All About the Purple Heart Plant
If you ask The Southern Living Garden Book to point you toward a hardy plant with a stunning color payoff, it will send you straight to purple heart plant. Also known as Tradescantia pallida 'Purple Heart,' it's a beautiful, hardy perennial with long, trailing stems that resemble rambling vines. Purple hearts are most often found planted in pots or displayed in hanging baskets. They're aptly named, as their foliage appears in silvery purple and violet hues.
Tradescantia species are perennials in the family Commelinaceae, also known as the spiderwort family. Tradescantia pallida 'Purple Heart' used to be known as Setcreasea pallida 'Purple Heart' and it is sometimes also called purple queen. Purple heart is native to the Gulf Coast region of Mexico and can grow to heights of one to one and a half feet tall and wide. Its purple leaves are long and oval-shaped, and it produces small purple flowers during the summer months. This striking appearance makes it perfect for common use as an ornamental plant in gardens and along borders or driveways.
Growing Purple Heart Plant
The Southern Living Garden Book explains, "Types grown as houseplants should be given bright indirect light and kept fairly moist; feed them with a general-purpose liquid houseplant fertilizer twice a month from spring through fall, once a month in winter." While it is drought tolerant, when planted outdoors purple heart grows best with regular watering and a balance of full sun and light shade. On the other hand, growing purple heart in full sun is what will help it to develop the bright purple color. Growing it in shade will result in it appearing more green than purple. Regardless of which route you choose, it needs rich, moist, well-draining soil to grow. And be careful with the stems; they are notoriously fragile and can break off very easily.
Purple heart is capable of surviving cold weather, but the tops of the plant are typically killed off by frost. Fortunately, it will sprout again from its roots when spring returns. Nurturing purple heart as a houseplant is also a great option if you want to avoid this winter death and spring resurrection altogether. It will thrive in an indoor environment, and its presence inside will benefit you as well. Not only are purple hearts lovely to look at and have nearby, but they also help to improve air quality by filtering pollutants and respiratory irritants.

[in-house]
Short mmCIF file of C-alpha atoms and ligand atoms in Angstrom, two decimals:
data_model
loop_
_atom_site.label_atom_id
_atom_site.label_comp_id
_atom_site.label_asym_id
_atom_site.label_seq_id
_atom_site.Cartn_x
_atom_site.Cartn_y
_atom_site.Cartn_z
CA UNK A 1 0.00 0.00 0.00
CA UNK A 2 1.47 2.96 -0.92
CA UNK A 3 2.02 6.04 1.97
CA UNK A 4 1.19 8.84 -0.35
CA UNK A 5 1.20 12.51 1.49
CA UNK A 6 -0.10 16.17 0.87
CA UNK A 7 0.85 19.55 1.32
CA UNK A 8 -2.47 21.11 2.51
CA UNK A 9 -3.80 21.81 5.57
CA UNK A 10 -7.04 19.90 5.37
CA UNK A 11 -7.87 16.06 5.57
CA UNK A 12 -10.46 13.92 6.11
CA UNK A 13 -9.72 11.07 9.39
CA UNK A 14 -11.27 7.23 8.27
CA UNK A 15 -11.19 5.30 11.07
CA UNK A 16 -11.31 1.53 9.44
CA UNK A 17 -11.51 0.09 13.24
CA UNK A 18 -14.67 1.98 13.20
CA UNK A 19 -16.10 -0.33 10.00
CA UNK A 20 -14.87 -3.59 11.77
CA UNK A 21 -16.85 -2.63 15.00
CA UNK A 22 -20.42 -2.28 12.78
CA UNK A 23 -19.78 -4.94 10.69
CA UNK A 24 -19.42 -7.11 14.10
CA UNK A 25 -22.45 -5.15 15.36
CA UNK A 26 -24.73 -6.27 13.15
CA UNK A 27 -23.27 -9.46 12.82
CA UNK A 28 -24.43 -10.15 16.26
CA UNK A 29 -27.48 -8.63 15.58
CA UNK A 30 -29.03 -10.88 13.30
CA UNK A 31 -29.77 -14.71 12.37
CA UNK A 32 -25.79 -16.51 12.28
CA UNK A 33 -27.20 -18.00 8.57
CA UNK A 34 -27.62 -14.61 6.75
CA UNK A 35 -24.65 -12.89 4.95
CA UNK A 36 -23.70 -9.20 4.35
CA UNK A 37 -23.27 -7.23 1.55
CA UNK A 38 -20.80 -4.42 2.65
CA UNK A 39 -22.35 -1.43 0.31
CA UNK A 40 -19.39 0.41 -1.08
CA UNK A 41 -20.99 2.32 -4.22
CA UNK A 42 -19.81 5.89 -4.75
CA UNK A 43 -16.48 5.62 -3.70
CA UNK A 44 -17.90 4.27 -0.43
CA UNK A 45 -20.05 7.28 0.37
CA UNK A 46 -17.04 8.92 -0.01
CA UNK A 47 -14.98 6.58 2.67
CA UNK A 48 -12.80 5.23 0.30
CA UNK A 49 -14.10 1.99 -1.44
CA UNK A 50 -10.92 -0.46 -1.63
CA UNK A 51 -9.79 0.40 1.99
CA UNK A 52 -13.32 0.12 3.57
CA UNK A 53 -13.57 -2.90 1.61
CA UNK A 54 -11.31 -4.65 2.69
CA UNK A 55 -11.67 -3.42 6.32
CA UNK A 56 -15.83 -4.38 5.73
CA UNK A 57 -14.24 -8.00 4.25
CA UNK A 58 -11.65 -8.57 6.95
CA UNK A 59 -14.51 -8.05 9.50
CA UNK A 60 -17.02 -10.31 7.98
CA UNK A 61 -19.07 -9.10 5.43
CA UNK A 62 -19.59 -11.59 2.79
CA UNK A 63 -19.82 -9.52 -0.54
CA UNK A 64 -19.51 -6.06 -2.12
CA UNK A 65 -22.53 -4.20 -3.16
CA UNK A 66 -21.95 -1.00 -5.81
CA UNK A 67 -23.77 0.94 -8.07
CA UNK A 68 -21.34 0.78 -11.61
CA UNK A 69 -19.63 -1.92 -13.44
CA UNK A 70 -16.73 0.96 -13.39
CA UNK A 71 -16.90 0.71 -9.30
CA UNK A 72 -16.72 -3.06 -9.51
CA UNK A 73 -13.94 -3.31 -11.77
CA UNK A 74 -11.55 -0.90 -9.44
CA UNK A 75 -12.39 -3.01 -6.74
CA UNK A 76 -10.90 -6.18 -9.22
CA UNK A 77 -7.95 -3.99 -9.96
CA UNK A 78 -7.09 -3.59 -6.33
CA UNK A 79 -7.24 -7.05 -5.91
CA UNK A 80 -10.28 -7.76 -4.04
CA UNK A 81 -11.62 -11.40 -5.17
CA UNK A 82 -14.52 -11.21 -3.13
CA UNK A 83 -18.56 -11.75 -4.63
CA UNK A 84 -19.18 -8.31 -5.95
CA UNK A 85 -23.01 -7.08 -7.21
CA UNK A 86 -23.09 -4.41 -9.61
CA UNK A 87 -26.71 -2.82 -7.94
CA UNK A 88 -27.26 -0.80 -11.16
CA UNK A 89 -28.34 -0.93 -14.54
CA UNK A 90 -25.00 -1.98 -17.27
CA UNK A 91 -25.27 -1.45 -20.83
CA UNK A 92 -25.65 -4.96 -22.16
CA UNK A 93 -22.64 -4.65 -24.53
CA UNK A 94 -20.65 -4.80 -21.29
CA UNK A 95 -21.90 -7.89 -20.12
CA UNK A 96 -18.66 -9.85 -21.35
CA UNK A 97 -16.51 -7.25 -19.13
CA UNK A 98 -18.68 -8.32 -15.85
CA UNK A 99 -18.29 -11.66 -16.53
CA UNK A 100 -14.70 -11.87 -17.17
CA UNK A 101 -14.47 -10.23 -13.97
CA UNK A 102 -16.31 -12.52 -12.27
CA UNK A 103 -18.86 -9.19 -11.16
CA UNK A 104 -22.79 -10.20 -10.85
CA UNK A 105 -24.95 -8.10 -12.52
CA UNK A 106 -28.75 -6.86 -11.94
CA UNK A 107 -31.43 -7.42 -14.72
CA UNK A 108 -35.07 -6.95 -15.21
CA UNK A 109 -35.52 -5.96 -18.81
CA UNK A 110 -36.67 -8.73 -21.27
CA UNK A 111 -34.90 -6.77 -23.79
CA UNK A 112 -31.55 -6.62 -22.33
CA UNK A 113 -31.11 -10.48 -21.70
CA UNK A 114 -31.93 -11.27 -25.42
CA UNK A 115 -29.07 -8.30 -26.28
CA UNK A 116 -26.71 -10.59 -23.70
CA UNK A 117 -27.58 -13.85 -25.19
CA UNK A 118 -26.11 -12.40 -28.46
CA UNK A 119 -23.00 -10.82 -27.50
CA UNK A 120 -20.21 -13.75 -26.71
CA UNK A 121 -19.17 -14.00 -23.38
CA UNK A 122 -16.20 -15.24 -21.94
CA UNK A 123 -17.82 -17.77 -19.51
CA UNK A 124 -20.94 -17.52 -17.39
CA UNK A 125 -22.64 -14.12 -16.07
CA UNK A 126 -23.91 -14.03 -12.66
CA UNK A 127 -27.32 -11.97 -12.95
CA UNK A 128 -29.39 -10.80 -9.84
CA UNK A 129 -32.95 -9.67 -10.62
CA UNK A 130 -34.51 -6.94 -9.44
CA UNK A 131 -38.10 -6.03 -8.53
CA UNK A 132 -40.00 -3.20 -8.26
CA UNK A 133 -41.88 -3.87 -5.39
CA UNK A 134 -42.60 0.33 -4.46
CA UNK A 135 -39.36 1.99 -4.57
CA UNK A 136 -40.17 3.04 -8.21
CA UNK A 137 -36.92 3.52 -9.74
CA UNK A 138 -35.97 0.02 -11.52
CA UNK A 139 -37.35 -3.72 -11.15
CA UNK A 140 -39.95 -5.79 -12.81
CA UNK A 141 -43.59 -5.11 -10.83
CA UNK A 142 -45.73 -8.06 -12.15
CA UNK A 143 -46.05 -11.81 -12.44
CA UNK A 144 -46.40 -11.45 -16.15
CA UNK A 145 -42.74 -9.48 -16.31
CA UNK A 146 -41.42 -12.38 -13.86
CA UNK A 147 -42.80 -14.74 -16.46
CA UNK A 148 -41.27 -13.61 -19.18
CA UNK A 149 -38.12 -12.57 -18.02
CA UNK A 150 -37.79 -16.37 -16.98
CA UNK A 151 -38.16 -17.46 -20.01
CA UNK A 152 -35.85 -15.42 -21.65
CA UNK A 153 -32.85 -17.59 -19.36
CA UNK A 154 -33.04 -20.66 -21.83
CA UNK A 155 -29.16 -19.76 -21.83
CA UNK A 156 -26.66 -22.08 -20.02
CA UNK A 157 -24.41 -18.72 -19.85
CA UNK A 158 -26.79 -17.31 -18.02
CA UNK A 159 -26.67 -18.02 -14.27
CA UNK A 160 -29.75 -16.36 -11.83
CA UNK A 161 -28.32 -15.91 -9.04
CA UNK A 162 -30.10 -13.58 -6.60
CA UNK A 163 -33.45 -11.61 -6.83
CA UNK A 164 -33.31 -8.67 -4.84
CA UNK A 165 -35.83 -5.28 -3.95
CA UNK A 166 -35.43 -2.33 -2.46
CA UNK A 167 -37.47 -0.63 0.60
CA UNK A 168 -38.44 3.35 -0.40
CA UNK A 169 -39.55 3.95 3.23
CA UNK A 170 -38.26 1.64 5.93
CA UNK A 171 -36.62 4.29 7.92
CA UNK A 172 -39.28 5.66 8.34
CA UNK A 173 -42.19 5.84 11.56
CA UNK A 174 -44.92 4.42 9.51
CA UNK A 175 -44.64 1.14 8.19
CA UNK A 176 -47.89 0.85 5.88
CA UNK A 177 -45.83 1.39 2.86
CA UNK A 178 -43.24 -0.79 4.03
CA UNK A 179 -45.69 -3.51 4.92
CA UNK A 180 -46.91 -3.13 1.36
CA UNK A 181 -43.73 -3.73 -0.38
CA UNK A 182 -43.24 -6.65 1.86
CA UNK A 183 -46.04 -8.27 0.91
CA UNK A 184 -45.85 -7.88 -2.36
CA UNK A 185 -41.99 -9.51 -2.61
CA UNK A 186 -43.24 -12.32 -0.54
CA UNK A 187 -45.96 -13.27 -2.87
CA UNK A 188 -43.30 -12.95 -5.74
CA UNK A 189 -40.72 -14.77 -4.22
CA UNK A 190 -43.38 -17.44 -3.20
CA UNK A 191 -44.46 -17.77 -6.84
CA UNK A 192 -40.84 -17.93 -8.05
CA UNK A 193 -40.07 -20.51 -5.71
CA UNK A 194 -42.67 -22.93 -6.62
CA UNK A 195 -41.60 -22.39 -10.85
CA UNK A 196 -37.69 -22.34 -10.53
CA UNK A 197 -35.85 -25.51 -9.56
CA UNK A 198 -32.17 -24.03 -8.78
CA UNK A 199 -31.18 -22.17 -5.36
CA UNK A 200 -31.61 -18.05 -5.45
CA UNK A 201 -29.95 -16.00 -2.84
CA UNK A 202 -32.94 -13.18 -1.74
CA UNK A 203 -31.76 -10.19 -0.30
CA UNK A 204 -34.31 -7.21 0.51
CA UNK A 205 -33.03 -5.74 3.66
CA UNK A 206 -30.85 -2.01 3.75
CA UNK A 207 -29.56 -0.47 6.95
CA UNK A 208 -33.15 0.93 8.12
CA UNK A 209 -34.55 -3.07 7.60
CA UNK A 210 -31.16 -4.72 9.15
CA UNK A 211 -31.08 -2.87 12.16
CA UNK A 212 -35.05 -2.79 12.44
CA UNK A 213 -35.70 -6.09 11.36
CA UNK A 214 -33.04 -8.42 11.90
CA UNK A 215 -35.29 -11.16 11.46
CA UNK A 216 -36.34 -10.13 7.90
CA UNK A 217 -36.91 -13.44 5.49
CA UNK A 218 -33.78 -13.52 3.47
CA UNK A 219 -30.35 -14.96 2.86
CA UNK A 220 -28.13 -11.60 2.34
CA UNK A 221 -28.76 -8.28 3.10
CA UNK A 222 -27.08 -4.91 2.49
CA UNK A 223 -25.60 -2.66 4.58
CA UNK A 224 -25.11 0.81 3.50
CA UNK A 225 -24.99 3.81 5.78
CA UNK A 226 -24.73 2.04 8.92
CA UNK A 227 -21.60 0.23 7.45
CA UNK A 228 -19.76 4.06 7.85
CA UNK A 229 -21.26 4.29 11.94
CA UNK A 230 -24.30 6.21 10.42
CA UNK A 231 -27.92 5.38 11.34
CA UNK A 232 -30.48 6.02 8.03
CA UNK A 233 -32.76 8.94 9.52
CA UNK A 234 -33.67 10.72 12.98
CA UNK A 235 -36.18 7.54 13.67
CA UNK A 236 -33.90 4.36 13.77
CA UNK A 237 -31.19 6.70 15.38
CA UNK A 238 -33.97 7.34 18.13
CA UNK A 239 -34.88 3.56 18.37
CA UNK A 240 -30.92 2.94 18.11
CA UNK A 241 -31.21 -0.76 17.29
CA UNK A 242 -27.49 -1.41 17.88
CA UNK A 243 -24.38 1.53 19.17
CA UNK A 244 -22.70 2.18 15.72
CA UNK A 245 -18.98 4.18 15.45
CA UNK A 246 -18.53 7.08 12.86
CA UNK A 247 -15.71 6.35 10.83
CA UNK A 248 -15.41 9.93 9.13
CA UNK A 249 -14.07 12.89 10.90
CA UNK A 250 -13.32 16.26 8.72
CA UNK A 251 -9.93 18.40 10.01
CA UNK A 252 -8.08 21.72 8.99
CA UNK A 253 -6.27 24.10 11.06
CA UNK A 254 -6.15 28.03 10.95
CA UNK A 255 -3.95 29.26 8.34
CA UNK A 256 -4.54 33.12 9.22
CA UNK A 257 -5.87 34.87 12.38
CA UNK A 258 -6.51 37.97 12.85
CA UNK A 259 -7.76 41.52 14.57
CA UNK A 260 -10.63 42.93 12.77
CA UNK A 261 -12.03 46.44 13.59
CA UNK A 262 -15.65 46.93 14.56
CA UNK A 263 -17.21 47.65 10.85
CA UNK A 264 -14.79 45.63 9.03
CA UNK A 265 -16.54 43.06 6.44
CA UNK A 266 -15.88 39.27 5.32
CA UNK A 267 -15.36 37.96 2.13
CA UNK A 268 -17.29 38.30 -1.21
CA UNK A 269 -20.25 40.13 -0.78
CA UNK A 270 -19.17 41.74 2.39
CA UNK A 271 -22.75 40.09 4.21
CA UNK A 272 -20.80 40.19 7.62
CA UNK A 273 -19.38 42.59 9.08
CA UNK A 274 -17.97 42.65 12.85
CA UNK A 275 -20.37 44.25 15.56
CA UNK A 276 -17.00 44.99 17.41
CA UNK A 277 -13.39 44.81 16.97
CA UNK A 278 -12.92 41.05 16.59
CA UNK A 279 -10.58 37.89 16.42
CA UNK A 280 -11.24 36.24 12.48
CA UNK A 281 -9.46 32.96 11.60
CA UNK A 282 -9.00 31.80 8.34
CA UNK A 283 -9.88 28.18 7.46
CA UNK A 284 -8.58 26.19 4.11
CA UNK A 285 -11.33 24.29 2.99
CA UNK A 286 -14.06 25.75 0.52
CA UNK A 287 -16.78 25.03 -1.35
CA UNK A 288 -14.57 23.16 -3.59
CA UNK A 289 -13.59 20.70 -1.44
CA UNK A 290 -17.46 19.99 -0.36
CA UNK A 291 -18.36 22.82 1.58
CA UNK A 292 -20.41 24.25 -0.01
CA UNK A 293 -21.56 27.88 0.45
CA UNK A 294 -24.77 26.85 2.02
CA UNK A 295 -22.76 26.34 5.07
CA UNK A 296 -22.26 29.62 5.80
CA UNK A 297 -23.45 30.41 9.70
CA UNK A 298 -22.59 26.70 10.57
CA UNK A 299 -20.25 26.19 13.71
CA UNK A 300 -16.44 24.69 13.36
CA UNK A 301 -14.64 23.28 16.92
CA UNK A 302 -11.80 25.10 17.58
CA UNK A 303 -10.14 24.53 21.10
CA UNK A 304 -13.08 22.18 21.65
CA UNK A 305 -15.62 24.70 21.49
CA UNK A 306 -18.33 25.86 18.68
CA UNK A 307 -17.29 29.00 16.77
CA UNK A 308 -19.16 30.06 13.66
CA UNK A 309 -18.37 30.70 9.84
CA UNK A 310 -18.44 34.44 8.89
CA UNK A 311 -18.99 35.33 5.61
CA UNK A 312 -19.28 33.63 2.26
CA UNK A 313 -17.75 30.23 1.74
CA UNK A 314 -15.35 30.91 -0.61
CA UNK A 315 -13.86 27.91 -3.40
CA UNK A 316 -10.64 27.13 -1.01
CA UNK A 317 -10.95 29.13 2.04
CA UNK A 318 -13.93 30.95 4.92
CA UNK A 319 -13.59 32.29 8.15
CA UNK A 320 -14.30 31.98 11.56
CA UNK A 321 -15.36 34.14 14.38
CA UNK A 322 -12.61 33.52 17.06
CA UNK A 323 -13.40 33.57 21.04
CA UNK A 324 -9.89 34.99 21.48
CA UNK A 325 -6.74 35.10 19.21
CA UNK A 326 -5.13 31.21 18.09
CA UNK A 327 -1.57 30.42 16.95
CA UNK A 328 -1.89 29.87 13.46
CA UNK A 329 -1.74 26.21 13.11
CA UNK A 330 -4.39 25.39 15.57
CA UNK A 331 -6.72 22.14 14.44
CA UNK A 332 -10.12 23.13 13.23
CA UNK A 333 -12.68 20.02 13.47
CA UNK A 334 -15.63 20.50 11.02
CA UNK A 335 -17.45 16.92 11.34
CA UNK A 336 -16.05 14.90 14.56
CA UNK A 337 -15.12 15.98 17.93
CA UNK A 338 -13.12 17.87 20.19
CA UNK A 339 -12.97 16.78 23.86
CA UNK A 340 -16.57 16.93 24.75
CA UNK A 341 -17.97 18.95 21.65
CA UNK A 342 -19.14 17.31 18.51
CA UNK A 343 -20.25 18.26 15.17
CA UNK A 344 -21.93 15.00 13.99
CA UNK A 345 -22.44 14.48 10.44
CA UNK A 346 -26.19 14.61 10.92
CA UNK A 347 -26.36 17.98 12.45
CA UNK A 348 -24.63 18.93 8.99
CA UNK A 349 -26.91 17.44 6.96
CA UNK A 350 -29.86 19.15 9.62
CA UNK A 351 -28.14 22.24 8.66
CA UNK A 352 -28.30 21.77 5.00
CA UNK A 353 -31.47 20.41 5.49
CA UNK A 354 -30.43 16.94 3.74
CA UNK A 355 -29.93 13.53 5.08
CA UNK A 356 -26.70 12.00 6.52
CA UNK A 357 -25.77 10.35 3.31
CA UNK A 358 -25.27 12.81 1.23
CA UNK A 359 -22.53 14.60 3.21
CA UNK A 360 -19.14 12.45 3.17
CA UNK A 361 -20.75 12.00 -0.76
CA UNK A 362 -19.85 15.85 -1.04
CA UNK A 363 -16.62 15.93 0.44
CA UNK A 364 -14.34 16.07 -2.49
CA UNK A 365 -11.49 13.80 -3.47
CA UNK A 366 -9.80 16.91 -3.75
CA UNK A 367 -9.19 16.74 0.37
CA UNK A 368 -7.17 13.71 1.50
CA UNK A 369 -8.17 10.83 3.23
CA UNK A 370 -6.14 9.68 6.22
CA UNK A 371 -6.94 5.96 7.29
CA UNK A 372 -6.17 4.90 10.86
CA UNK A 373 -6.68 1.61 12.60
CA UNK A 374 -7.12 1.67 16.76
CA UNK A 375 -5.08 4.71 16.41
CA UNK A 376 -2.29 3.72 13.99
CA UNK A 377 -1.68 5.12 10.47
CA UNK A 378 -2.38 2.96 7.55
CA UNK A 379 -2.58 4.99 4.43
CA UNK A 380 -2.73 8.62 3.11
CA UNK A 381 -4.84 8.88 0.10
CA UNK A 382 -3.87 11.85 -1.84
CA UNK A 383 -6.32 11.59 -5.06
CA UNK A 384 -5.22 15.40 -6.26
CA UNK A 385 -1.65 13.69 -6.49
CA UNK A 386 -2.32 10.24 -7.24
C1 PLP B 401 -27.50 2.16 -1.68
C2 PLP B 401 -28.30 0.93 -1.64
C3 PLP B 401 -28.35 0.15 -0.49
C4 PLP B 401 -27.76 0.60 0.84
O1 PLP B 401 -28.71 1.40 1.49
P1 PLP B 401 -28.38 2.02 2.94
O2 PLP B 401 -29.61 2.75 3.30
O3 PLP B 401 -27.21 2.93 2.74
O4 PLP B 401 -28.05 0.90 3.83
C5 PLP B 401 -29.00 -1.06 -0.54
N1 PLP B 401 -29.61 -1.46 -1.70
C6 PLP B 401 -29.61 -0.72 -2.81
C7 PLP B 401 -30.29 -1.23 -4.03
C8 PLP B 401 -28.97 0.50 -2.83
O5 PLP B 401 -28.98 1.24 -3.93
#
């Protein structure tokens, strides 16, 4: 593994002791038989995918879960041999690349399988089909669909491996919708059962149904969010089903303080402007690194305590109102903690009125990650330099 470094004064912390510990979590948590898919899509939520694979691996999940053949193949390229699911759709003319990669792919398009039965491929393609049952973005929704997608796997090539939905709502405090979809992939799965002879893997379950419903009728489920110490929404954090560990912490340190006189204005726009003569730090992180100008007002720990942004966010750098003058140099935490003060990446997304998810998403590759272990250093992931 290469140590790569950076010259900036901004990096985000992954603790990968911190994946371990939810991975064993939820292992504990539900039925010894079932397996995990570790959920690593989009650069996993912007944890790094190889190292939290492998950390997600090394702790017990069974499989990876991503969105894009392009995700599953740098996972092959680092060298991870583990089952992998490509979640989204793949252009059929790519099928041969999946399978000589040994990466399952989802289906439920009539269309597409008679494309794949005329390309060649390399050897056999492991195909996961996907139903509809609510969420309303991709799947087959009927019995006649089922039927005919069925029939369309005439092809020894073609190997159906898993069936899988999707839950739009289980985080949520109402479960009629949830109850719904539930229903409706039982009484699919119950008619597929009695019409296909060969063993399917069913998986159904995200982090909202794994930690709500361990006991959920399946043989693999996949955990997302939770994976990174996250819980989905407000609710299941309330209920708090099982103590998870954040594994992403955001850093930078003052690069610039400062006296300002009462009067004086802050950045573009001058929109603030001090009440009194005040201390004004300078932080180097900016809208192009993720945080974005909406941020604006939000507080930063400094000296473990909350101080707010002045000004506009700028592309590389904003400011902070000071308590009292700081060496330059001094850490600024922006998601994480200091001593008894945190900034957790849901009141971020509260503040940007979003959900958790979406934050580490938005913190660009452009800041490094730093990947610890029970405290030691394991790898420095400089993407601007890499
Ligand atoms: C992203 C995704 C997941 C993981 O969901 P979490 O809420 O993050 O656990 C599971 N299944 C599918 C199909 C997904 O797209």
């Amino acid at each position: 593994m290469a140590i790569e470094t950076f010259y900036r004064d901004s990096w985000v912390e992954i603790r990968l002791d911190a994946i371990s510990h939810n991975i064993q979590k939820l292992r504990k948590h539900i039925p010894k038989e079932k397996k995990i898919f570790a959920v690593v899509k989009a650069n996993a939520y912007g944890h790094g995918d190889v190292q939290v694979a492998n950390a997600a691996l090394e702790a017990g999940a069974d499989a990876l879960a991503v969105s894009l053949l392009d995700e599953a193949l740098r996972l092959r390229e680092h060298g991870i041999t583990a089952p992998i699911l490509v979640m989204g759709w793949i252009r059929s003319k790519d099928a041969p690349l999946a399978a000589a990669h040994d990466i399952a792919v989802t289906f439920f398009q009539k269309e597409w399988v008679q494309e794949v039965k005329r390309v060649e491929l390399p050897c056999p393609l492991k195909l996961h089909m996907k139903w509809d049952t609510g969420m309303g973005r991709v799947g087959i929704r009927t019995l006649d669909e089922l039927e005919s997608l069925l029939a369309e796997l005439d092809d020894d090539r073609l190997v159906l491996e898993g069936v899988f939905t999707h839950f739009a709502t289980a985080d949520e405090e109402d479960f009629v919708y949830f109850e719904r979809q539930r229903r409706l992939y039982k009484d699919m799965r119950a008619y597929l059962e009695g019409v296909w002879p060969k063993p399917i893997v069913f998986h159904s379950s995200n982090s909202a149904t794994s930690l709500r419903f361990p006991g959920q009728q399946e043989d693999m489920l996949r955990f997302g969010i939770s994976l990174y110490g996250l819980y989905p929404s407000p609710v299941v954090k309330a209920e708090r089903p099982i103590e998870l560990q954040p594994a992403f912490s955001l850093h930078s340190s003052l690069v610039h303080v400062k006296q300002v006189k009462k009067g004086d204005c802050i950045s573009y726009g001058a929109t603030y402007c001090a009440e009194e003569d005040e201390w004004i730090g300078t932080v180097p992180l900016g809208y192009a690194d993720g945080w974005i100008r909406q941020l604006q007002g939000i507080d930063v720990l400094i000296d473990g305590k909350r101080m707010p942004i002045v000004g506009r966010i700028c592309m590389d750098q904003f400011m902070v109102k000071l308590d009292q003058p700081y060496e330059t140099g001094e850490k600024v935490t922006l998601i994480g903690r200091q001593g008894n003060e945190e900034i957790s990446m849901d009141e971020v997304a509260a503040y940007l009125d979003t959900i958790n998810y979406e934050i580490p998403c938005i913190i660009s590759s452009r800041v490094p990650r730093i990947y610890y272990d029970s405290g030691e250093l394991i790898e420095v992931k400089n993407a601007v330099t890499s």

Seedlings for purple heart can sometimes be difficult to come by. Don't worry if you can only find a few because this plant can be easily propagated from any part of the plant by placing it in the right soil or in water.
Invasive Tendencies and Other Downsides
While these plants are popular for pots and hanging baskets, because of their hardiness they are also sometimes employed as ground cover plantings. If used as a ground cover, Tradescantia pallida species should be approached with caution. That's because the most vigorous types can become invasive. Be sure to choose a less rambling type and be an attentive gardener to keep it corralled in your yard.
Deer usually ignore these plants and aren't known to browse them in the garden. However, there are a few pests that love to make purple heart plants their home. Look out for scales, mealybugs, aphids, and vine weevil, as well as the usual suspects, caterpillars, slugs, and snails.
It's important to be aware that the juice from the leaves or stems can cause skin irritation for some people, and even for some dogs. This problem is not particularly common, but if you, those in your home, or your dog(s) have skin sensitivities, it's good to know this risk.
Other Tradescantia Species
Beyond purple heart plant, other Tradescantia species are also popular plantings in the region. Tradescantia pallida 'Variegata' produces striped pink-and-red foliage. It can be used in pots or as ground cover, and it thrives in full sun with moderate water. Tradescantia spathacea (Rhoeo spathacea), also known as Moses in the Basket, has sword-shaped purple-and-green foliage. Tradescantia virginiana, a Southern classic, is also known as spiderwort. Its foliage has a grassy appearance, and it produces short-lived flowers in a rainbow of shades, many of which bloom for only one day.
Do you have any purple heart plants in your garden? What are your favorite plants for pots and hanging baskets?